It is called soliciting good intentions, and the aim is to work ahead of challenging problems instead of when emotions are really stirred up.
“How do I get my child to behave?” is one of the most frequently asked questions I receive from parents and adults who care for kids.
When it comes to discipline so much of the focus goes on ‘what to do when a child does ….?’ Discipline strategies are usually aimed at what to do in the moment and usually after a child has erupted and things have gone awry.
Fortunately, there is one particular discipline strategy that doesn’t require waiting for an incident to happen. It takes a more proactive approach to dealing with troublesome behavior and takes into consideration both the developmental and relational needs of a child.
It is called soliciting good intentions, and the aim is to work ahead of challenging problems instead of when emotions and instincts are really stirred up.*
Soliciting good intentions means a parent uses their relationship with a child to help them aim their behavior in a civilized direction. It’s done in anticipation of challenges and means an adult will need to take a proactive stance to work ahead of incidents.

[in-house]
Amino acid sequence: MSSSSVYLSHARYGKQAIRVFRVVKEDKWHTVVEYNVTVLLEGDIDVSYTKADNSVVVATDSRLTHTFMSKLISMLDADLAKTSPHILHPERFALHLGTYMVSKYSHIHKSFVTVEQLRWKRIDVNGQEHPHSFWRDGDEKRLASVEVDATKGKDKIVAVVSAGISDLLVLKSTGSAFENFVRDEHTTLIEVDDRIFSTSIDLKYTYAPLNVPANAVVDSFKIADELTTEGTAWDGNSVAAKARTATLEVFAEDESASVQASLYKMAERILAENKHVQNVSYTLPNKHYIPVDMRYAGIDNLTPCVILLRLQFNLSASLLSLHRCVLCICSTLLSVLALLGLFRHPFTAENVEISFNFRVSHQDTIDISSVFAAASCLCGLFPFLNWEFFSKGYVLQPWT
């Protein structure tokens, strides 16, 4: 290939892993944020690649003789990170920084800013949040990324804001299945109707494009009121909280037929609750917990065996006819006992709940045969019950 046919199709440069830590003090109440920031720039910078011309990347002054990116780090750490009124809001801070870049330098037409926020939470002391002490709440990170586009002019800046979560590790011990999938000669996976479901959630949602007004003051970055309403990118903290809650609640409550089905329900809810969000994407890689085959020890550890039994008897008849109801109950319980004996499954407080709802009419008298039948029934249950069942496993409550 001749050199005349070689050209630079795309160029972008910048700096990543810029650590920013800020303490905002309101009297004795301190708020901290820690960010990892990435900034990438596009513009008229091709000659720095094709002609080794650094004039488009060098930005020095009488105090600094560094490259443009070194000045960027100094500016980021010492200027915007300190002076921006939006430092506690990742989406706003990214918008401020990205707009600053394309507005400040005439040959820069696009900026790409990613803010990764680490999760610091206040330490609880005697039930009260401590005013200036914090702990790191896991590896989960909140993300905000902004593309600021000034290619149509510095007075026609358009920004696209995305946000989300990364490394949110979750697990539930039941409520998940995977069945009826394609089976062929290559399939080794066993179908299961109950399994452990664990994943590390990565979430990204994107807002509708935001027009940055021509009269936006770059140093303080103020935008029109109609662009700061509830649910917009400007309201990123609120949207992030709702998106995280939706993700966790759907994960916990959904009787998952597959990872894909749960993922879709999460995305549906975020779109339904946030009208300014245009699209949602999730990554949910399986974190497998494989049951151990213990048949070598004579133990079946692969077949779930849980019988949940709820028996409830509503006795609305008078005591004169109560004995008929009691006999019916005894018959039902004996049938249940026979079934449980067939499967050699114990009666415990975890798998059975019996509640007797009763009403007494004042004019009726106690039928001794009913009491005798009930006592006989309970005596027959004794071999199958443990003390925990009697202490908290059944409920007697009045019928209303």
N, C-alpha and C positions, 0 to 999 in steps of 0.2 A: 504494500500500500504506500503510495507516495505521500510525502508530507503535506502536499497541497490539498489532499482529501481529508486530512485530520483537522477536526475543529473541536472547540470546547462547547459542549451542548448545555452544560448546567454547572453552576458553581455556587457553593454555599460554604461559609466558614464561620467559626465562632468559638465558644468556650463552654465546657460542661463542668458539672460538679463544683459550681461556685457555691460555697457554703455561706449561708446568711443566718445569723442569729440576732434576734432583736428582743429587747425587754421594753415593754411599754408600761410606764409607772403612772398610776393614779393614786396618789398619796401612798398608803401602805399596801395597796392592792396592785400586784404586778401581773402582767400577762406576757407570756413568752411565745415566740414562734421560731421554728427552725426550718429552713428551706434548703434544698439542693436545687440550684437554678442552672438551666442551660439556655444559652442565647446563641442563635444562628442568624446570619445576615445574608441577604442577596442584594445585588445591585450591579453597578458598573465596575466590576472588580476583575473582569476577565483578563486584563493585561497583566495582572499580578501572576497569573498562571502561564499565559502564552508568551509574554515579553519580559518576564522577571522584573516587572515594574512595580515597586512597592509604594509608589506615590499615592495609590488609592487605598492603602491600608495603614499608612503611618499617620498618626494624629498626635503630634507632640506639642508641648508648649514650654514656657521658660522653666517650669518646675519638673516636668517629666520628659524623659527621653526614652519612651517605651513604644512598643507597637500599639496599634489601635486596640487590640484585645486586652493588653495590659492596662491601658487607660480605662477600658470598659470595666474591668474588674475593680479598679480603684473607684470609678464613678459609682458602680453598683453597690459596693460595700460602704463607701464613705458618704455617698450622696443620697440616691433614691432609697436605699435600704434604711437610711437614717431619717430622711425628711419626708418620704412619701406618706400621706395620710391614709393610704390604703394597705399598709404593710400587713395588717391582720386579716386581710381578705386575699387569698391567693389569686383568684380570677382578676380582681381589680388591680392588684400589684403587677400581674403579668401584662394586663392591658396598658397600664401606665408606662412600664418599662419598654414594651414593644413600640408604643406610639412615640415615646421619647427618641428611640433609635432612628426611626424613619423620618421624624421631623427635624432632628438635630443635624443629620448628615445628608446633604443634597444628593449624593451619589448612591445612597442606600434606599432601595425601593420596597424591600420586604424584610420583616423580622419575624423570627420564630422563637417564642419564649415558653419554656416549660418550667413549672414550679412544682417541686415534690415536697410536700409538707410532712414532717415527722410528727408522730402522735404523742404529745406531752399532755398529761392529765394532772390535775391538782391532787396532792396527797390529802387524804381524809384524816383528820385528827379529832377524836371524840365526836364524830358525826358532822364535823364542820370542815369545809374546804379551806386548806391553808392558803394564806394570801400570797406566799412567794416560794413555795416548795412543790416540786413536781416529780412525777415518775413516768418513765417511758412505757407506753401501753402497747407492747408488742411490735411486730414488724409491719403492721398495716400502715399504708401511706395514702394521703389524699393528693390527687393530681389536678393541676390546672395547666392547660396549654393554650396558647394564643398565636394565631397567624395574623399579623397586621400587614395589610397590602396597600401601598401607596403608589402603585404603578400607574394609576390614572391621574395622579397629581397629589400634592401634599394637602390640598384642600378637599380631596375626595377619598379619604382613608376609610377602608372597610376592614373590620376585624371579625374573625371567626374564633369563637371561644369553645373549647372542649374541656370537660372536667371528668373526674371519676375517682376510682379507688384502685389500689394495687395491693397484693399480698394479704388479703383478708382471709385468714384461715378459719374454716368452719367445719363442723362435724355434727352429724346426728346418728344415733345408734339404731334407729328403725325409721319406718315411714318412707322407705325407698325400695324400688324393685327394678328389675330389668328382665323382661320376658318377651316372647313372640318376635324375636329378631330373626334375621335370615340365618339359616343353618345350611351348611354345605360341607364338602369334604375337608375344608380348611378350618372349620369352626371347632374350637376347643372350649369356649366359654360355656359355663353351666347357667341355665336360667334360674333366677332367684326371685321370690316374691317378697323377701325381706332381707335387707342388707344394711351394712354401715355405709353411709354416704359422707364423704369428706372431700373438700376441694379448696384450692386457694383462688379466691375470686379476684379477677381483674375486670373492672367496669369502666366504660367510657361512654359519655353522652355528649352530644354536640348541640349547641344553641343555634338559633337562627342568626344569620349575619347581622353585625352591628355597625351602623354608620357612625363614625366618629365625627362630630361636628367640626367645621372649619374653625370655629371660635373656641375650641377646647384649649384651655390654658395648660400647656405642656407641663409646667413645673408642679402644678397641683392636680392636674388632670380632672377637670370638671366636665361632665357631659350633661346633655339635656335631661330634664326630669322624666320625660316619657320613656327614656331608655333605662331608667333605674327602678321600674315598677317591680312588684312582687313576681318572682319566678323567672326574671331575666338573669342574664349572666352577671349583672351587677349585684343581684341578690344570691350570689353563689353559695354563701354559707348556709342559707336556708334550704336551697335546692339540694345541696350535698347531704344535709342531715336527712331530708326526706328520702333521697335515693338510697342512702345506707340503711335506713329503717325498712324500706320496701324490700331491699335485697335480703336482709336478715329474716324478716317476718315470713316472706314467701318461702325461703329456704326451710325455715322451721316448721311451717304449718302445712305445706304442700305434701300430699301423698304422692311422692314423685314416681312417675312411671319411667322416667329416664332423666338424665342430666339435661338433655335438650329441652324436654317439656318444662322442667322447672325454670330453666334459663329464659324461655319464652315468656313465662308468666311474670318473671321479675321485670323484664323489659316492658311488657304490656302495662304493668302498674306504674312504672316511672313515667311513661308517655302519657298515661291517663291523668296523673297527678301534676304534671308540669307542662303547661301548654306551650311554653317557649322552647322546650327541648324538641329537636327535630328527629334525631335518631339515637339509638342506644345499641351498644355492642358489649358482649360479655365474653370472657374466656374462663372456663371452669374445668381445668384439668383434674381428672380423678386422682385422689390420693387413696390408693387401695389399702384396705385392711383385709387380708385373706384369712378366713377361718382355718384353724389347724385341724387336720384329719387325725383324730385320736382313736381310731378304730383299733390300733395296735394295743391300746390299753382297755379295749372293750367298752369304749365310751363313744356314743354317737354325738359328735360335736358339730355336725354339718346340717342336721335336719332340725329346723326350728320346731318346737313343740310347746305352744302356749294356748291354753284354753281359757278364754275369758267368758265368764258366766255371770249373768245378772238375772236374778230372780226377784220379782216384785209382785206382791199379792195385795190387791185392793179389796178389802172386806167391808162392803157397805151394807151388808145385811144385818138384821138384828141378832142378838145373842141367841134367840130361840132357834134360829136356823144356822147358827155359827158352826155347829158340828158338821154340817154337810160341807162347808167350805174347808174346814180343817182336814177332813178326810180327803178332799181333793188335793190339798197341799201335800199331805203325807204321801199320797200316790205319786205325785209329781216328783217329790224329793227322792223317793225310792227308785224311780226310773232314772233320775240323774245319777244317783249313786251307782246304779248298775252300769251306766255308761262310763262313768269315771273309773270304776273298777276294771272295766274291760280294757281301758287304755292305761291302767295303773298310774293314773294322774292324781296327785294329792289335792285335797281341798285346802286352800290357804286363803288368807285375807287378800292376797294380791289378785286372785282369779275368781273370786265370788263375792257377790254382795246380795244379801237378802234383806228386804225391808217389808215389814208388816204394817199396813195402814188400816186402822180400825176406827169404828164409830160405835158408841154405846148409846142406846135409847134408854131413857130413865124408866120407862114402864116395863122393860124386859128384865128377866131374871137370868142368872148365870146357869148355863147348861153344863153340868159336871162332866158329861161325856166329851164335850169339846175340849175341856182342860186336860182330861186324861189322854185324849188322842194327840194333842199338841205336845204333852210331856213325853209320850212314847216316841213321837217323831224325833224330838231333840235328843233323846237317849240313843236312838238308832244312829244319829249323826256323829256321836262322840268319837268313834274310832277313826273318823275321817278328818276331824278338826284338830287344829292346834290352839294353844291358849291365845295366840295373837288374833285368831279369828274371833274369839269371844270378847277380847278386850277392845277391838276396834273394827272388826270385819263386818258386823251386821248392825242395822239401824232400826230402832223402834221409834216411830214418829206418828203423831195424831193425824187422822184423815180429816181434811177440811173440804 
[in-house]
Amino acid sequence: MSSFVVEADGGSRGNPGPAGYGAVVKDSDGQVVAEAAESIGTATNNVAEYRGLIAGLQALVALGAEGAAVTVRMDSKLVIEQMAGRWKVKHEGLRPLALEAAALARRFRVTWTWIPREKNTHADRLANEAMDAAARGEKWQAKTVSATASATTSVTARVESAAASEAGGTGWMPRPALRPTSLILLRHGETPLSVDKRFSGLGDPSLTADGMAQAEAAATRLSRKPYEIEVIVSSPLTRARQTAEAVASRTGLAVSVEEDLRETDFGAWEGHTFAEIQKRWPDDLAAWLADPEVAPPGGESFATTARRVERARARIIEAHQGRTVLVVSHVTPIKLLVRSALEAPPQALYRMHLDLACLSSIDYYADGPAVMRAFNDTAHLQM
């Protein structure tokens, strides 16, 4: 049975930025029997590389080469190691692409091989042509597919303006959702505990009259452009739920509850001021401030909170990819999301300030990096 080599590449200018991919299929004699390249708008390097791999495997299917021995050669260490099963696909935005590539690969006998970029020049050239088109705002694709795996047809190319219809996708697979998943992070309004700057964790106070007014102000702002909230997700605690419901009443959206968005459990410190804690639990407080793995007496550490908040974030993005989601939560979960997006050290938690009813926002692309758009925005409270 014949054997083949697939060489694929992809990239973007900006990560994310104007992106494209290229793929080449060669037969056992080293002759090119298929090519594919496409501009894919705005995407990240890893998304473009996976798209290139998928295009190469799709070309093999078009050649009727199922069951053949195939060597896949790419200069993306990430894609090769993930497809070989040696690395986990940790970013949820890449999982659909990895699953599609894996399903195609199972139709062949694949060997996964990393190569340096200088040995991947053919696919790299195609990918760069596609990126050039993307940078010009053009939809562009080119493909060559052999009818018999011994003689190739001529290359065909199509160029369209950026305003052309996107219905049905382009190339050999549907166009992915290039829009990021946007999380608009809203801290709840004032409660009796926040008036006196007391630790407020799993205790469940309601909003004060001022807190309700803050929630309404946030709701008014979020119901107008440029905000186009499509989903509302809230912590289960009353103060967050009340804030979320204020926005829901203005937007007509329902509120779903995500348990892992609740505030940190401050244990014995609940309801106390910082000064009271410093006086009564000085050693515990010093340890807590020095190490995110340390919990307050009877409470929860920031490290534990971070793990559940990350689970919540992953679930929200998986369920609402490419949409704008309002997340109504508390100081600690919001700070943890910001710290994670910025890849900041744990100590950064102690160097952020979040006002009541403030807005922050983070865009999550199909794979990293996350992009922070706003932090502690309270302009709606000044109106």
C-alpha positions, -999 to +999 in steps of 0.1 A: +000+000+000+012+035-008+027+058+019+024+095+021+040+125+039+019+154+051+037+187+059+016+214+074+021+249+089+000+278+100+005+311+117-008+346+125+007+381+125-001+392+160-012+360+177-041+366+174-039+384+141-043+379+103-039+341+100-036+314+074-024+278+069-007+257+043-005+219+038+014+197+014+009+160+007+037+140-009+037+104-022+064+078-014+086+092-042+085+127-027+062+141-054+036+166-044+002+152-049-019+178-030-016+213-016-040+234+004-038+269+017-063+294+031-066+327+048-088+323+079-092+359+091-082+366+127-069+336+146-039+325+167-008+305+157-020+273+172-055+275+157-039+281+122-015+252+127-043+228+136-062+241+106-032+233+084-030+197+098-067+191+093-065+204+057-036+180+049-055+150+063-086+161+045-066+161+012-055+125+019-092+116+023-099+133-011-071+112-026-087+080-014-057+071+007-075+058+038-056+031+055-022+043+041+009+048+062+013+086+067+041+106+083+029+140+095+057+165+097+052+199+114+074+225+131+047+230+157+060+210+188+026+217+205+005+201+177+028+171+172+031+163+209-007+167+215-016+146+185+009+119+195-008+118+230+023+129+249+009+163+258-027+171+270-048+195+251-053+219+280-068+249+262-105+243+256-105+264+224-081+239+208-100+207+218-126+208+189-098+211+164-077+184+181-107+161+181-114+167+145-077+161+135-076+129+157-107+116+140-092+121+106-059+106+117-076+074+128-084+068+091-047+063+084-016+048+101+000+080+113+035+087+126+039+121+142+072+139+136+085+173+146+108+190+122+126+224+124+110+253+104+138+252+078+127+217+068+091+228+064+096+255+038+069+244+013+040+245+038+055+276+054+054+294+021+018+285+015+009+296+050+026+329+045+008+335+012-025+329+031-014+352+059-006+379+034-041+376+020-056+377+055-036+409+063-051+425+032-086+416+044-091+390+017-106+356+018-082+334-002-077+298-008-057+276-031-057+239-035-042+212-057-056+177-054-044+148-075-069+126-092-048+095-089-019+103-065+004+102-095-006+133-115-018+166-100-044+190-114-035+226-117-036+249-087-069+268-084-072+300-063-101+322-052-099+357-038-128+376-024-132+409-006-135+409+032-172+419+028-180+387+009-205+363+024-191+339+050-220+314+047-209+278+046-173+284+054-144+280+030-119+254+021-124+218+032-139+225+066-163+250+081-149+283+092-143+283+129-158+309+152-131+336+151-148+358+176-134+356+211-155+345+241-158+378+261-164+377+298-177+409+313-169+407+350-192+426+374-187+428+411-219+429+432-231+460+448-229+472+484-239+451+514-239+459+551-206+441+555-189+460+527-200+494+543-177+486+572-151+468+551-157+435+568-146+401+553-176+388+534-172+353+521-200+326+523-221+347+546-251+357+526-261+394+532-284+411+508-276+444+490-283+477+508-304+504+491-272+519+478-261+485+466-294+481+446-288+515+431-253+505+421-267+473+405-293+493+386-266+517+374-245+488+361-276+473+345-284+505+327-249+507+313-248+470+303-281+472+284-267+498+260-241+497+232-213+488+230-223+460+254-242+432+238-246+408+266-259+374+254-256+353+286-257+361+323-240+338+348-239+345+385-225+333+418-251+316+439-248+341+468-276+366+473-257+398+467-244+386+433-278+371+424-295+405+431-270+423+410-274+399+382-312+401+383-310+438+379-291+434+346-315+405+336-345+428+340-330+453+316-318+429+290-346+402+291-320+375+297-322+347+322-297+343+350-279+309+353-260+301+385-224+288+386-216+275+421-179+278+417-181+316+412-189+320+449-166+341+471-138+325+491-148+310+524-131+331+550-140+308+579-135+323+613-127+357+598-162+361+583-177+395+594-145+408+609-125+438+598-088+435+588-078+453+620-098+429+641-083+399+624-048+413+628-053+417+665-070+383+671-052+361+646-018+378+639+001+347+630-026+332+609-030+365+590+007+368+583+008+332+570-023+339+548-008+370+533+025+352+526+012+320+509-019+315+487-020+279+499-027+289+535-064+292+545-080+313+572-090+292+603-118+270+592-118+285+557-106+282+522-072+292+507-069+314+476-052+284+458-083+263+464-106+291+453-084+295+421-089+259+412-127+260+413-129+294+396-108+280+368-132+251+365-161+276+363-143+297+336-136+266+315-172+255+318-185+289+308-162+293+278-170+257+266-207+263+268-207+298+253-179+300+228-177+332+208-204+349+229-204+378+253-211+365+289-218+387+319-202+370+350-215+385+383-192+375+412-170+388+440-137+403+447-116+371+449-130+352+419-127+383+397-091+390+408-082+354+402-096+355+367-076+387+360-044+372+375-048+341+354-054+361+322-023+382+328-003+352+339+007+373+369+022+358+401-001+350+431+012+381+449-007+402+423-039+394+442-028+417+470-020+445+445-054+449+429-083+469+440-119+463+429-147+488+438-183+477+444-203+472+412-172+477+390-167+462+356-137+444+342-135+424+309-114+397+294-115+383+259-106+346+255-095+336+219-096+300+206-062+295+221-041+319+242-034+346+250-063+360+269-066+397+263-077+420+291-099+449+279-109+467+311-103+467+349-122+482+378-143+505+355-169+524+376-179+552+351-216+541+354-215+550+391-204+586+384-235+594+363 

While it is impossible to predict every problem that can unfold with kids, adults are usually aware of what their child will find difficult. When a parent solicits a child’s intentions they are trying to get their child onside in advance of incidents. The child is given the opportunity to agree ahead of situations that they will behave in a certain way.
For example, whenever my kids and I went on an outing I would ask them ahead of time, “The Aquarium is a big place and I need to know where you are at all times. Can I count on you to hold my hand today when we are there?”